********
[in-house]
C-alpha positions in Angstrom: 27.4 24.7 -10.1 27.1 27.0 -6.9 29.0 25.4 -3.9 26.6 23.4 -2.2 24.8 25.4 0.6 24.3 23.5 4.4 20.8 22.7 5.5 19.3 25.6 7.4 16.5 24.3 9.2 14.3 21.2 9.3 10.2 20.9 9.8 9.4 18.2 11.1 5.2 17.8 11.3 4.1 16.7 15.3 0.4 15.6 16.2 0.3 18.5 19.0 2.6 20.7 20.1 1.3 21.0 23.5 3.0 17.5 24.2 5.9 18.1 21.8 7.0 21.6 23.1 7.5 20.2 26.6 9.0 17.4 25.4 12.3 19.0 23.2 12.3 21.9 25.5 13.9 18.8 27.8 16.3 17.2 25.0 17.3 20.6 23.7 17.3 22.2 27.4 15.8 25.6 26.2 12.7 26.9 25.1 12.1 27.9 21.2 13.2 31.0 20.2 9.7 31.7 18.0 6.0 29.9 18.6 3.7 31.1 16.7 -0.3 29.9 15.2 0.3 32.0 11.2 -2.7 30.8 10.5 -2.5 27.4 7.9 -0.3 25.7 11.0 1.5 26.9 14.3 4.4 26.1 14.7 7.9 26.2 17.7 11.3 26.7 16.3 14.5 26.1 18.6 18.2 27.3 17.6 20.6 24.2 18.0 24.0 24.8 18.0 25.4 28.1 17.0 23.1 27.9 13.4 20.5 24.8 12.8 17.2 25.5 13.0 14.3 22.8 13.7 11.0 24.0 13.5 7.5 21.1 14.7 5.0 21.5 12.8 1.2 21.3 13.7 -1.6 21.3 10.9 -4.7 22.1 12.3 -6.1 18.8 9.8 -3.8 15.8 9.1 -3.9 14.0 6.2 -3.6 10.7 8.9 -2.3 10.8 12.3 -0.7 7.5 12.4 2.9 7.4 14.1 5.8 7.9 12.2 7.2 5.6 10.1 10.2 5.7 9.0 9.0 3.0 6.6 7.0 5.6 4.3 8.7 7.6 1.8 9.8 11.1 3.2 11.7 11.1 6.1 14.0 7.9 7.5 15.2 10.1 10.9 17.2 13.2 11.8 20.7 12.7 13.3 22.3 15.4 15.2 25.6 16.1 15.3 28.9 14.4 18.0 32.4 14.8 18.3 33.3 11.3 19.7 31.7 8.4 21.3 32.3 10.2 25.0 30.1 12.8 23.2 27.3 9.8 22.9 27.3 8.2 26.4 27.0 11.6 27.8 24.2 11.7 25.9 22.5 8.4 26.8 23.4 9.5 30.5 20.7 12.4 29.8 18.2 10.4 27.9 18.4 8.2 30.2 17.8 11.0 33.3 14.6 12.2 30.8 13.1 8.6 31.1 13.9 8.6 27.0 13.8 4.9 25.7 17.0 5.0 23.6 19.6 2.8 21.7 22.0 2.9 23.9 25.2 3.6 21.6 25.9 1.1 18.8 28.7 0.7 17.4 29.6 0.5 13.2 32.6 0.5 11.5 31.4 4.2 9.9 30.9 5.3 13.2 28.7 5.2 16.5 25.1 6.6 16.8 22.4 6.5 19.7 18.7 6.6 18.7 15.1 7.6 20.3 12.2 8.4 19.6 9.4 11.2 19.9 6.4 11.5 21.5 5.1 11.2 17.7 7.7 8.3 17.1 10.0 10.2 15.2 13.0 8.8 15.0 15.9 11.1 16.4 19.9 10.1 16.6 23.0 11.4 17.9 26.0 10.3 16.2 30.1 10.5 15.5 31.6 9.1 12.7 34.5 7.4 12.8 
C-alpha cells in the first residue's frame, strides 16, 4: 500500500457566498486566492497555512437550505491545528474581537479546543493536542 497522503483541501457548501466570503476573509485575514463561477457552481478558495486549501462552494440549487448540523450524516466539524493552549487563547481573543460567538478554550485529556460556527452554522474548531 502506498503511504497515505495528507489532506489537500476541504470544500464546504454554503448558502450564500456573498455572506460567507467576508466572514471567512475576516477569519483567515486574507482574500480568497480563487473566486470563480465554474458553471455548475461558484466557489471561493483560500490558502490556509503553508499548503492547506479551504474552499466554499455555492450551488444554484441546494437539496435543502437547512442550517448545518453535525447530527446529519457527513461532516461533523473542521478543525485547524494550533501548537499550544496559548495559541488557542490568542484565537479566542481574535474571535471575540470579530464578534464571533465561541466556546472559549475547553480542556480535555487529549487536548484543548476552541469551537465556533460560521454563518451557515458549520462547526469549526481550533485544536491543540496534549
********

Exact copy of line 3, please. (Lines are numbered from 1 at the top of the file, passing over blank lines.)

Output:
C-alpha cells in the first residue's frame, strides 16, 4: 500500500457566498486566492497555512437550505491545528474581537479546543493536542 497522503483541501457548501466570503476573509485575514463561477457552481478558495486549501462552494440549487448540523450524516466539524493552549487563547481573543460567538478554550485529556460556527452554522474548531 502506498503511504497515505495528507489532506489537500476541504470544500464546504454554503448558502450564500456573498455572506460567507467576508466572514471567512475576516477569519483567515486574507482574500480568497480563487473566486470563480465554474458553471455548475461558484466557489471561493483560500490558502490556509503553508499548503492547506479551504474552499466554499455555492450551488444554484441546494437539496435543502437547512442550517448545518453535525447530527446529519457527513461532516461533523473542521478543525485547524494550533501548537499550544496559548495559541488557542490568542484565537479566542481574535474571535471575540470579530464578534464571533465561541466556546472559549475547553480542556480535555487529549487536548484543548476552541469551537465556533460560521454563518451557515458549520462547526469549526481550533485544536491543540496534549